More than half of teachers are looking for the exits, a poll says
Teachers are picking up slack for absent colleagues. They're covering for unfilled positions. And 55% of them say they will leave teaching sooner than they had originally planned, according to a poll of its members by the nation's largest teachers union.
The National Education Associationpoll, conducted in January, helps quantify the stress being placed on educators right now. It found that the number who say they'll leave the profession sooner has risen significantly since August. Among the NEA poll's other findings:
"Last summer, I started traveling across the country," says Becky Pringle, president of the NEA, which has nearly 3 million members, talking about the impetus for the survey. "Without exception, every stop I made, from Kentucky to Oakland, I heard those similar stories of educators who were exhausted, overwhelmed, feeling unloved, disrespected."
The poll found a racial gap in discontent: 62% of Black teachers and 59% of Hispanic teachers say they will leave earlier than planned, compared with 55% overall. But the desire to leave the profession was at similar levels for rookies, midcareer educators and those closer to retirement.
"Our morning emails every day start with the vacancies that have been unfilled," says Amber McCoy, an NEA member who teaches fourth grade in Huntington, W.Va. "[It] will tell us where we have staffing shortages in the building and [ask] us to step in in any way or any time that we can."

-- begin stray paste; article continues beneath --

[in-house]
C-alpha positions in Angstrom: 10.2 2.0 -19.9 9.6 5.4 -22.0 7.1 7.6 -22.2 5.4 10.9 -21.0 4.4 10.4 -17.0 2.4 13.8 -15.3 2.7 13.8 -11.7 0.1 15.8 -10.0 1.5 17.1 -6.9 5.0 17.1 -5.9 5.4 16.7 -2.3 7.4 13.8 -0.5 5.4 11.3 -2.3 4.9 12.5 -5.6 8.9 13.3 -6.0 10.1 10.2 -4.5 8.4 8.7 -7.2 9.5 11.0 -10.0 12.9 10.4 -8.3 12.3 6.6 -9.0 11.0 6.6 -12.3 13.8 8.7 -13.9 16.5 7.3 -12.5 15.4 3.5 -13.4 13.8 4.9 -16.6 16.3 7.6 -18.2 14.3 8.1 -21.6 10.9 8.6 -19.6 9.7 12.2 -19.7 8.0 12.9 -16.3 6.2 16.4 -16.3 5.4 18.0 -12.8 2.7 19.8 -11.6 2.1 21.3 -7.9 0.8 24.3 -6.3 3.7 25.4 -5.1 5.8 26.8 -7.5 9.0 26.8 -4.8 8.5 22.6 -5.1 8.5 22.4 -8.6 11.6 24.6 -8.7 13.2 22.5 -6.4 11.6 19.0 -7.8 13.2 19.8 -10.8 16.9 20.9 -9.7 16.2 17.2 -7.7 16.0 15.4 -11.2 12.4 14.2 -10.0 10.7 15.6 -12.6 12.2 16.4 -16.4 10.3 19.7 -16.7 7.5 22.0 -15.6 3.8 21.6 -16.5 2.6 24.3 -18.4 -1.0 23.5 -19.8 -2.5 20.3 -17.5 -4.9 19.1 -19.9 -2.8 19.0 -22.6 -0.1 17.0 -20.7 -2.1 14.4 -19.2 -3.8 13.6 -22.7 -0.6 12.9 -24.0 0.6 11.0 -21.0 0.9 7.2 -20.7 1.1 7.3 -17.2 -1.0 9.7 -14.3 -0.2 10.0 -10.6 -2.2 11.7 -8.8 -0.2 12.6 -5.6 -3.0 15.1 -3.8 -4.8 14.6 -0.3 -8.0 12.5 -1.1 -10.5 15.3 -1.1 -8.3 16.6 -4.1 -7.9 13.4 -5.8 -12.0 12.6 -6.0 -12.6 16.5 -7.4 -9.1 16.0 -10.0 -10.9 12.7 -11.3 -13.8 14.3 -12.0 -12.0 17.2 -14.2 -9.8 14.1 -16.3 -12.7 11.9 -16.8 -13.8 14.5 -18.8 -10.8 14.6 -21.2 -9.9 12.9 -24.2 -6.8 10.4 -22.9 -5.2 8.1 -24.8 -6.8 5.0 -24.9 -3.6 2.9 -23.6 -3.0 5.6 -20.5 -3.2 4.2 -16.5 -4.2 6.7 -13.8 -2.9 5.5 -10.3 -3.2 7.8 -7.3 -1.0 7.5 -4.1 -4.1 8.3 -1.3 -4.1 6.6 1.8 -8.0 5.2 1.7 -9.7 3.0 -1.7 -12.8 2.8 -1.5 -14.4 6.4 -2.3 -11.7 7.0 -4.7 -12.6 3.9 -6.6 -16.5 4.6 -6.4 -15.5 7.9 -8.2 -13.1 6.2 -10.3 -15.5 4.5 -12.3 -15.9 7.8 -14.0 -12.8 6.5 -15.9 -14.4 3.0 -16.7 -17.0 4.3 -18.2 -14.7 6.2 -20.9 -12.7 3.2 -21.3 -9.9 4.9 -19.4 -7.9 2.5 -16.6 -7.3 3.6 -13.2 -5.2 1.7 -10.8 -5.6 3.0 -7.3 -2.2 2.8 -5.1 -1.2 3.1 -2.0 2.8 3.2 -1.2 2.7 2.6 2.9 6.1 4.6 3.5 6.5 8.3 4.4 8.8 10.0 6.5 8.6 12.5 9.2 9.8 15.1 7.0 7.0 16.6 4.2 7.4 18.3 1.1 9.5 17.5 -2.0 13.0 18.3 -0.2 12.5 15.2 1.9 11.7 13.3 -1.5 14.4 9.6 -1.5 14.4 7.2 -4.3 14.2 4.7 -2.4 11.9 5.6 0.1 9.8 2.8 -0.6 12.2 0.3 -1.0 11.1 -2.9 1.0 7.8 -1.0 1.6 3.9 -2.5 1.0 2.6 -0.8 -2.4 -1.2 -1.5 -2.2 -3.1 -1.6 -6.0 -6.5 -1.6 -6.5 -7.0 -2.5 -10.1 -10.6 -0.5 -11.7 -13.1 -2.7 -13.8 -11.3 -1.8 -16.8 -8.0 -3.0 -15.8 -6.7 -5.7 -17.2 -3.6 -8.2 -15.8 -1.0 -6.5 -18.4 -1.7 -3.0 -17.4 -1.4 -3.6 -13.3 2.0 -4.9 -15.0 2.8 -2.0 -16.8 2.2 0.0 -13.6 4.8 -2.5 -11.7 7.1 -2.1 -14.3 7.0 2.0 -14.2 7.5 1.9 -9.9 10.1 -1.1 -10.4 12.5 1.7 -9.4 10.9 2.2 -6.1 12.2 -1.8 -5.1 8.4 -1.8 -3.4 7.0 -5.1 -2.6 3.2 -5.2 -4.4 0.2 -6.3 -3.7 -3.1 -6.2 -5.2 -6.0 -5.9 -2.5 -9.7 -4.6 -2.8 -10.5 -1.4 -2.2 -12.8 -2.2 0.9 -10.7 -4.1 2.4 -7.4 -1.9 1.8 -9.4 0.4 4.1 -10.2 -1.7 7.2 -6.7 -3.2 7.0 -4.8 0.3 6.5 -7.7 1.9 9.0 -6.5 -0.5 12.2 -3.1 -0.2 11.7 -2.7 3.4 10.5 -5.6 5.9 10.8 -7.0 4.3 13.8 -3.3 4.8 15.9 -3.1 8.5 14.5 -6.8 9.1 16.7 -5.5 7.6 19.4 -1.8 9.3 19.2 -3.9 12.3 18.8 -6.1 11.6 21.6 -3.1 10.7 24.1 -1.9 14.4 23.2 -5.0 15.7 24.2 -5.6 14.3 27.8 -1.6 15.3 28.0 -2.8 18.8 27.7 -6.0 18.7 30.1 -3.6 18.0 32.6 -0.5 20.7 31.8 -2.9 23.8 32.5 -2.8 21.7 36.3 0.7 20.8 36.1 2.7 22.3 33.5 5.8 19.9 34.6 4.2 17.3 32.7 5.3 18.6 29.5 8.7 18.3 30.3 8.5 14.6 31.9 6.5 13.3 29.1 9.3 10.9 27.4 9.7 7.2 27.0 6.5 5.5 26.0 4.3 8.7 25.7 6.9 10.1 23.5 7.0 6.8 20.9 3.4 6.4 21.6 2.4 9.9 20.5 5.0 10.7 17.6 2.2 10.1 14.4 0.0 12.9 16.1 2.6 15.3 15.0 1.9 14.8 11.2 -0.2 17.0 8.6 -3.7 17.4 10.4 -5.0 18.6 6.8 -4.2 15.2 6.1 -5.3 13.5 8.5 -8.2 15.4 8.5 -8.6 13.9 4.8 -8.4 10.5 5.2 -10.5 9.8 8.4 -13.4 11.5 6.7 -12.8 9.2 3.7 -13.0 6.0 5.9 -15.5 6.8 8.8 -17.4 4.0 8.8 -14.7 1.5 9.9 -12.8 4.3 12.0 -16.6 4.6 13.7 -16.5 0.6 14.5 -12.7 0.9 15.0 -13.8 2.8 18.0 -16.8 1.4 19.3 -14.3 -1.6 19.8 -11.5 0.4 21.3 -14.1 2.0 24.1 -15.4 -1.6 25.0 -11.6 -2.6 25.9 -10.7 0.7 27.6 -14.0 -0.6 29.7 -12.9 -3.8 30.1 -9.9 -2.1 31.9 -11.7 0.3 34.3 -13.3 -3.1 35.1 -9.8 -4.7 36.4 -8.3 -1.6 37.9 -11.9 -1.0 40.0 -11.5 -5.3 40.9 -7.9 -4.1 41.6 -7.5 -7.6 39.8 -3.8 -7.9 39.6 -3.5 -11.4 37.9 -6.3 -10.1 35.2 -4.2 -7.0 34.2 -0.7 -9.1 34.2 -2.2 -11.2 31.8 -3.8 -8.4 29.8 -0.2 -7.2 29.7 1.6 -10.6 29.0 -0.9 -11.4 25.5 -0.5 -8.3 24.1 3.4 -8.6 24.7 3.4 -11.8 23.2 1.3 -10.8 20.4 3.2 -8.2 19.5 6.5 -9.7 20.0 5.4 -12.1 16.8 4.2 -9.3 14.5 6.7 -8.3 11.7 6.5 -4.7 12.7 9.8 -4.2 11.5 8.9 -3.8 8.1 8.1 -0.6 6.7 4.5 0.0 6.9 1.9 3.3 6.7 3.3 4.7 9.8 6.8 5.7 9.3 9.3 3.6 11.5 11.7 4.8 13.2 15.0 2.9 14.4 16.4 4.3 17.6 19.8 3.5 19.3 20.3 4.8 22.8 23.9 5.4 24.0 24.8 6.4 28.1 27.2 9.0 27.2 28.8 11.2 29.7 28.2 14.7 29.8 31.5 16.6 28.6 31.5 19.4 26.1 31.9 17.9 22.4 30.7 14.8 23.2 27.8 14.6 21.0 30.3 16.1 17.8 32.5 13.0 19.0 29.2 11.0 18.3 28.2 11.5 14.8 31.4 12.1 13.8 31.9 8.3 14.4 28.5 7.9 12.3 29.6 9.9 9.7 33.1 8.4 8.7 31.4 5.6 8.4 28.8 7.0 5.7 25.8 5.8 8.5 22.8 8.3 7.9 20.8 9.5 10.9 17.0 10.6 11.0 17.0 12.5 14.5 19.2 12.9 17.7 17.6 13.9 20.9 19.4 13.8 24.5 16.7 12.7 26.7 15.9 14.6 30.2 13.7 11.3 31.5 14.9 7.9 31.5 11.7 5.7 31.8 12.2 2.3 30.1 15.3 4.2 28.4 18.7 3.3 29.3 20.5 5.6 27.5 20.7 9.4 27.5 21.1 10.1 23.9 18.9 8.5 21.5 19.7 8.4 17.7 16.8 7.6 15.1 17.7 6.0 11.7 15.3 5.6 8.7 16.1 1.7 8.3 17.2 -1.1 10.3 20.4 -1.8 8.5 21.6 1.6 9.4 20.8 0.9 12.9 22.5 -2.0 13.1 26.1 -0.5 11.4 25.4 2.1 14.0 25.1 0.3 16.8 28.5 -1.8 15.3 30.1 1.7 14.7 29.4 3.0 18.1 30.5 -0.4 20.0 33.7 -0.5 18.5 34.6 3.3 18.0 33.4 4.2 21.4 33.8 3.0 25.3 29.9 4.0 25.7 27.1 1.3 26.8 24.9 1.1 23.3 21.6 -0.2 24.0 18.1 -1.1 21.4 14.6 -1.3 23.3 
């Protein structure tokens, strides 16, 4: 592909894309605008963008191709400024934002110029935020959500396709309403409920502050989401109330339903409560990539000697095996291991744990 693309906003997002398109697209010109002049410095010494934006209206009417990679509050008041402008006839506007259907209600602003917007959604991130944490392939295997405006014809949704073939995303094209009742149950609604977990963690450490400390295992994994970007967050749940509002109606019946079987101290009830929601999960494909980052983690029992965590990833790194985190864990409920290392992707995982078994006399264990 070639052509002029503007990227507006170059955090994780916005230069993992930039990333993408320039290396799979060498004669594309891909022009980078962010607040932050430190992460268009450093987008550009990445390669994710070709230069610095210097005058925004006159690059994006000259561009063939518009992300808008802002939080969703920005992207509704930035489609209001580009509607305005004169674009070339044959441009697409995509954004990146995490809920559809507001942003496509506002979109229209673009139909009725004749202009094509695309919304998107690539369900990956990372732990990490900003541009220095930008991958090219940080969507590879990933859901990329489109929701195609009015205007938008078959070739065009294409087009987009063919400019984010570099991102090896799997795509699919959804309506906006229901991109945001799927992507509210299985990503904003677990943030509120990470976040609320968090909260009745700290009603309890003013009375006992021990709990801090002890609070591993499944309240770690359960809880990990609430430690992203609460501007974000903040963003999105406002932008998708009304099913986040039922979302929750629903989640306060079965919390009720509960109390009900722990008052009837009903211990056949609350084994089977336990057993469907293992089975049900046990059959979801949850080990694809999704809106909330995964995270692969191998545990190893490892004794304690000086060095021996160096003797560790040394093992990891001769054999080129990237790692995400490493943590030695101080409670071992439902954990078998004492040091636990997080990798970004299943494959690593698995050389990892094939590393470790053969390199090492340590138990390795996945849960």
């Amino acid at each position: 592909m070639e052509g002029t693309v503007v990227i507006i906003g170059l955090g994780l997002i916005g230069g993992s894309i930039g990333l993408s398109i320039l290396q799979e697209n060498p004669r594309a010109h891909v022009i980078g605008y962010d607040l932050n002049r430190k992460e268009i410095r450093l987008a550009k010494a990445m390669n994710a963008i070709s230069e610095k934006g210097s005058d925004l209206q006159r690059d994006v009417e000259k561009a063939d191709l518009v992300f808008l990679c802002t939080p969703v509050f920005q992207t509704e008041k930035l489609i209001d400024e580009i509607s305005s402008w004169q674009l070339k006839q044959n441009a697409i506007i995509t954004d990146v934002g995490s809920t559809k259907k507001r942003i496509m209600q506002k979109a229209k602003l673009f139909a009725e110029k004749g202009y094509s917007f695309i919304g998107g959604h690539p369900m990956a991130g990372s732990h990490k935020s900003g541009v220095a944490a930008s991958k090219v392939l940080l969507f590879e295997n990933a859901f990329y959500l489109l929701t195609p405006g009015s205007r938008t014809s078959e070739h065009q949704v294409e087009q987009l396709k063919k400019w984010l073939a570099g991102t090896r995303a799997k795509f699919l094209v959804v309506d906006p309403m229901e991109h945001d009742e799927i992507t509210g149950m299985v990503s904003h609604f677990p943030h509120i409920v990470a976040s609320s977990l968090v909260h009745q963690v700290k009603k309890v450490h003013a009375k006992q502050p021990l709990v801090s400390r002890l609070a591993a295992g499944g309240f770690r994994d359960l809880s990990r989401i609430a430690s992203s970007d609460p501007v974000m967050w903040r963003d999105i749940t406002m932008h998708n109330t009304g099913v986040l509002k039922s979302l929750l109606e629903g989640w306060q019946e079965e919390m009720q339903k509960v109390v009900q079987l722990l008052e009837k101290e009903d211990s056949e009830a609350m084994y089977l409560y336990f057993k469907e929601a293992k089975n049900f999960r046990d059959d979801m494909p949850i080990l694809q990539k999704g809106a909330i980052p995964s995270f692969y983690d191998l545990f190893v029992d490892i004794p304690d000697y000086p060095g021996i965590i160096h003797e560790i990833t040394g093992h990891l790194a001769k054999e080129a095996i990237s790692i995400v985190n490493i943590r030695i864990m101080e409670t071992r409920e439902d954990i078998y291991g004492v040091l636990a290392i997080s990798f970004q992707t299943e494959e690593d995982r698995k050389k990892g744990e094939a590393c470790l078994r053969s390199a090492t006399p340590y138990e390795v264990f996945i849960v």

She says it's less the 20-year veterans like herself and more the young teachers that are leaving, or considering leaving.
"This is just not what they bargained for," McCoy says. "I also mentor new teachers in my county and one of the girls that had done some clinical work in my classroom, she called me and she just said, 'Is it normal for me to cry every single day after school?' And I said, 'Honey, it's not normal. But this year it's not uncommon.' "
Of course, saying that you're thinking about leaving, or reporting the perception that others are leaving, is not the same as actually putting in your notice. Still, the Bureau of Labor Statistics says there are 567,000 fewer educators in America's public schools today than there were before the pandemic. And the NEA's analysis of BLS data indicates that 43% of jobs posted are going unfilled.
When it comes to solutions, the NEA says money is uppermost in its members' minds. They support raising salaries and hiring more people. Pringle says the union has been amplifying the Biden administration's message that American Rescue Plan money — $122 billion in federal aid to K-12 schools — can and should be used to improve pay and create new positions.
"We were asked to assist [U.S. Education Secretary Miguel Cardona] to really push on this part of the use of those funds," Pringle says, "because some school districts were a little leery about using them to hire staff."
One big reason for that, she explained, is that the extra money is set to sunset within three years, whereas hiring someone or giving them a raise is an indefinite financial commitment.
Yet even if the funding is temporary, Pringle argues, it's needed right now.
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